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STORM ON THE HORIZON

KHAFJI--THE BATTLE THAT CHANGED THE COURSE OF THE GULF WAR

Lucid and well-written; a worthy companion to Anthony Swofford’s Jarhead (Mar. 2003).

A memorable study of a transformative battle, now largely “condemned to the dustbin of history.”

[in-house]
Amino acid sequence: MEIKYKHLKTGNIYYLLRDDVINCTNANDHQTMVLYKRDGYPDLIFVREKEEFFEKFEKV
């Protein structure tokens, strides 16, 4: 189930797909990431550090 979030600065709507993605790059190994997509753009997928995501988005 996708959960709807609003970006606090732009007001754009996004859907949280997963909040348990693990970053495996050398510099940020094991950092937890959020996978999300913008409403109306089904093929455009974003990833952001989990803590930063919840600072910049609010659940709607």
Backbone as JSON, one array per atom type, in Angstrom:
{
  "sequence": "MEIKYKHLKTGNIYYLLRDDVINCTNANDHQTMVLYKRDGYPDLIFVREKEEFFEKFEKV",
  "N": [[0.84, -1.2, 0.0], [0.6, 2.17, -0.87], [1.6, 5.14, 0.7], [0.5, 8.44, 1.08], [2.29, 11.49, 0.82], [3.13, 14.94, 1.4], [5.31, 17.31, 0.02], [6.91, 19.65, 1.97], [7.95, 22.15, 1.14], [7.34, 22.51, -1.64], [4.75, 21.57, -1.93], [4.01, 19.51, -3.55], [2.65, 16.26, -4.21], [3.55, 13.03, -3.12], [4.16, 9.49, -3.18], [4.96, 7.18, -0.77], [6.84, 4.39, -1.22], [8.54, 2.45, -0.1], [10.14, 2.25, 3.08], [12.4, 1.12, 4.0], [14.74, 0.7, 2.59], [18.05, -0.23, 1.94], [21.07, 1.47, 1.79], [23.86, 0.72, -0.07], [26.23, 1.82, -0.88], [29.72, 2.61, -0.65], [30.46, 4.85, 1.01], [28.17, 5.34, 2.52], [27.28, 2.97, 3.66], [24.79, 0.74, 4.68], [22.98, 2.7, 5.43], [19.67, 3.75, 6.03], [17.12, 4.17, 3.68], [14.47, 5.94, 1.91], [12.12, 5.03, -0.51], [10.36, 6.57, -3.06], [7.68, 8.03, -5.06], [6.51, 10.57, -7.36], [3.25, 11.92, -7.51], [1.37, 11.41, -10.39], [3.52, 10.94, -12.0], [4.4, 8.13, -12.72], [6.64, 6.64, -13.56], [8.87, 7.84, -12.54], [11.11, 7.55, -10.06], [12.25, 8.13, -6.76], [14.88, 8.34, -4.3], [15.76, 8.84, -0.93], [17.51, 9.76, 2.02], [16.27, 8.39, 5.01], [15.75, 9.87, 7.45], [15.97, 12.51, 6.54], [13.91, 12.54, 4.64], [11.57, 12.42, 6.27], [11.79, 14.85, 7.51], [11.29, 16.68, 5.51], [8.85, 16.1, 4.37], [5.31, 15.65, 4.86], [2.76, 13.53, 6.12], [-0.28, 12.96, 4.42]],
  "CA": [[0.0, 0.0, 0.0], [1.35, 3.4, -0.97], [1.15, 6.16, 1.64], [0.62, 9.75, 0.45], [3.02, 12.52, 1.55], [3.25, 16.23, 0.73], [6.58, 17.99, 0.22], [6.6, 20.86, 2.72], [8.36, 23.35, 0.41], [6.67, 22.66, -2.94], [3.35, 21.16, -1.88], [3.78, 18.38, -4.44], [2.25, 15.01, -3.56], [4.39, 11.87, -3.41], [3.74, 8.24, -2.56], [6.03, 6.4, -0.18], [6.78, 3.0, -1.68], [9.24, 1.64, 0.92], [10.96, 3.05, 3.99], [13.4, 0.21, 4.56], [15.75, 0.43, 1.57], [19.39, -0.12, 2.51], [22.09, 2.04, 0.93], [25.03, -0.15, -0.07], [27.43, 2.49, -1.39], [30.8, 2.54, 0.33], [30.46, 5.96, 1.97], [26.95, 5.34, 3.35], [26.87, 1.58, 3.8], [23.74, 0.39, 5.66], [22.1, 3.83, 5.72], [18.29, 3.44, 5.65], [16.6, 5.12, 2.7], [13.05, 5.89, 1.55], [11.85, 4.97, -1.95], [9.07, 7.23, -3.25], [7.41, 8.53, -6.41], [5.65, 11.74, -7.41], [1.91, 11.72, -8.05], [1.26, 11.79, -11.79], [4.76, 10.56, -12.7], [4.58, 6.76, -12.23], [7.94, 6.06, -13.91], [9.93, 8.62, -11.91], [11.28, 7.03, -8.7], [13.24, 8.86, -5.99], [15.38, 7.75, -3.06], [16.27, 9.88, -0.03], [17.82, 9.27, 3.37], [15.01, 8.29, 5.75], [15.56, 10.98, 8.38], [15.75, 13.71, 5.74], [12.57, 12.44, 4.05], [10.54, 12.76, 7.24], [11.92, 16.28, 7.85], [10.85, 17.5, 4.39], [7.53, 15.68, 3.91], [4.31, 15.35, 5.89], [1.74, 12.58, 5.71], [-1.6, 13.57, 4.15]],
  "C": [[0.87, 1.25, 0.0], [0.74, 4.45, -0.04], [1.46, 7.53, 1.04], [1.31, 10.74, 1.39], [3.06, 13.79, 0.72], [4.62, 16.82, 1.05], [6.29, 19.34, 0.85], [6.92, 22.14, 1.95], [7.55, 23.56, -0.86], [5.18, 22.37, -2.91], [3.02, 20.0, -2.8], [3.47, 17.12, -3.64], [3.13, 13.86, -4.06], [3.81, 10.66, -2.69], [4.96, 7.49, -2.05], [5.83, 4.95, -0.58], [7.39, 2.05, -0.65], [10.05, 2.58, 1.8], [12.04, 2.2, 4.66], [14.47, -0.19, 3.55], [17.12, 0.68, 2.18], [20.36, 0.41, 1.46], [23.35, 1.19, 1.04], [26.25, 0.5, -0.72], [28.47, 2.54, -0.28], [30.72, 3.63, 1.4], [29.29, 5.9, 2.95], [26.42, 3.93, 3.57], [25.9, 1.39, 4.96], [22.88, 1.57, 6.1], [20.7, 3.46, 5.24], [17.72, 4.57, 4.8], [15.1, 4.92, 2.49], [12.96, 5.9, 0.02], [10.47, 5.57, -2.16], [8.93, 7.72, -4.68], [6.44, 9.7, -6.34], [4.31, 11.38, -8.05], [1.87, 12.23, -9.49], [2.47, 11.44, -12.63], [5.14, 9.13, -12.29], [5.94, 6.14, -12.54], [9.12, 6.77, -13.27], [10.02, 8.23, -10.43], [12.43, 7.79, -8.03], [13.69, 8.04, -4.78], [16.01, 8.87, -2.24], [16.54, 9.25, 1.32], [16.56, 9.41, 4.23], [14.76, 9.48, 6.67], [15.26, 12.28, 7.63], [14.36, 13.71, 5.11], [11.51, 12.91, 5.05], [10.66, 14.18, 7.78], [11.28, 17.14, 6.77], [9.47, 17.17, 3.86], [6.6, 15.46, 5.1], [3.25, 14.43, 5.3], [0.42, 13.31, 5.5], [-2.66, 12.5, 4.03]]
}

Former Marine officer and debut author Morris, who entered the service shortly after Gulf War I ended, offers a vivid account of the Battle of Khafji, when, in a scarcely imaginable act of hubris, Saddam Hussein sent three armored and mechanized army divisions into Saudi Arabia. The battle, which began nearly a month before Operation Desert Storm sent Americans into Iraq, lasted only three days. Yet it afforded plenty of opportunities for the fog of war to enshroud American forces; no contingency plan having been made for such an invasion, for instance, air traffic controllers did not immediately dispatch planes to relieve the coastal sector’s American and Arab Coalition defenders, so that “the greatest air force in the history of warfare was sitting idle while Marines battled Iraqi main battle tanks with rifles.” Once the communications snafus were cleared up, American planes did take to the skies—and quickly inflicted heavy losses on their own men. At the same time, American units that had been caught unaware had to avoid being cut to pieces in the crossfire between their comrades and allies and the oncoming Iraqi forces. All in a day’s work, Morris remarks: “The gods of war roll the dice, and the dumb grunts in the middle of it get to sort it out.” The battle soon turned, and, writes Morris, “American forces and their allies saw up close and for the first time the staggering psychological impact of modern precision-guided munitions upon an outmoded Third World army.” Yet the American command failed to learn the obvious lessons from Khafji—namely, that the Iraqis were less tough and less motivated than had been assumed. Had the generals done so, Morris suggests, they might have been emboldened to crush the vaunted Republican Guards the first time around “and thus taken away Saddam’s main instrument for survival,” which presumably would have made Gulf War II unnecessary.